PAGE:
Read What Others Have to Say
“Margo helped make the transition to Medicare and supplemental insurance so easy. She simplified the process and in one meeting I had medical, prescription plan, dental and vision covered. I highly recommend her. Thank you, Margo.”Leslie W
“My husband and I met with Karl several times. It is comforting to be able to tap his expertise in the oh so confusing Medicare process. I read a lot of paperwork I was bombarded with and did some research on-line also. Having Karl’s direction gives me peace of mind. I would recommend him to anyone!”Karen D.
“Margo was very efficient and informed in helping us with our Medicare Advantage Insurance Plan. She helped us make the correct decision as well as doing all the paper work for us, much easier than going it alone. We would recommend the Steinlage Insurance Agency.”Bryce D.
Medicare Part B FAQs
Understanding Medicare can be very confusing. We have done our best to simplify Medicare Part B by answering the most frequently asked questions regarding Medicare Part B. Click on the questions below to be taken to each answer.
- How does Medicare Part B differ from Part A?
- How much does Medicare Part B cost?
- What does Medicare Part B cover?
- Who qualifies for Medicare Part B?
- What are some things to consider when looking into Medicare Part B?
- What happens if I can’t afford Medicare Part B?
- When and how do I sign up for Medicare Part B?
- What coverage changes can I make to Part B during the Open Enrollment?
- Can Medicare Part B be canceled?
- What are Medicare Part B premiums?
- Does Medicare Part B qualify as minimum essential coverage?
- Are Medicare Part B premiums tax deductible?
How does Medicare Part B differ from Part A?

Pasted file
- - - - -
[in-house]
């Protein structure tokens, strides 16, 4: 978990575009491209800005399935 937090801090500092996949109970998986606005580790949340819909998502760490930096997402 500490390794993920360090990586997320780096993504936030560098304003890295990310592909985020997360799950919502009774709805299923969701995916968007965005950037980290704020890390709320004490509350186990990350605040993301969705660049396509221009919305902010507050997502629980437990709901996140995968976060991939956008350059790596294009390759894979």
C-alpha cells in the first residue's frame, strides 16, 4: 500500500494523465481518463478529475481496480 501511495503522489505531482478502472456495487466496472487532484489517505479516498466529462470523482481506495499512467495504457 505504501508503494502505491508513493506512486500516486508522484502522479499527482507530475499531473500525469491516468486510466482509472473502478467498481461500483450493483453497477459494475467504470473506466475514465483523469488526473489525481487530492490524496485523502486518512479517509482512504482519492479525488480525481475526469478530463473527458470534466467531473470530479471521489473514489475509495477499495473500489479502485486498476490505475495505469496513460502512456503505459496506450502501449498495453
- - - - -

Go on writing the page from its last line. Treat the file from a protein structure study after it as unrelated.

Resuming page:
- Medicare Part A covers Hospitalization services and is typically provided at no charge.
- Medicare Part B covers Outpatient services (like MRI’s, doctor visits) and is premium based.
- The monthly premium is determined annually by the government and will likely rise over time. There is also an income adjustment called IRMAA for certain individuals making over $85k individual or $170k for husband/wife.
How much does Medicare Part B cost?
- In 2019, the base Medicare Part B premium is $185.50/mo per person. This premium is either billed quarterly to you if you are not drawing SS benefits or taken directly out of your SS check.
- If you plan on delaying SS until a later date (like age 70), you may wish to have the Medicare Part B premiums drafted out of your checking account by using this document.
What does Medicare Part B cover?
- In layman’s terms, Medicare Part B has an annual deductible of $185 for 2019 and then provides 80% coverage for outpatient services like ambulance rides, X-rays, ER visits, PT/OT, and much more.
- Medicare Part B is extremely liberal in what it covers.
- For example, if you have a $5000 PET scan, Medicare Part B would pay $3,853.60 ($5,000 – $183 = $4,817 X 80%).
Who qualifies for Medicare Part B?
- You must be 65 or older.
- You must be a citizen or a permanent resident lawfully residing in the U.S. for at least five continuous years.
- If someone deferred Part B at their 65th birthday and maintained creditable coverage from a job/retiree plan, spouse’s coverage, or another source, they will have a special enrollment period to enroll in Part B once that coverage terminates. There are specific instructions that follow if the client is on COBRA before or after turning 65.
What are some things to consider when looking into Medicare Part B?
- Many clients will enroll during their 7-month, Initial Enrollment Period.
- If you are employed full-time and your employer has 50 or more employees then you may defer Part B.
- We will compare and contrast your pricing and recommend a time frame for your Part B enrollment.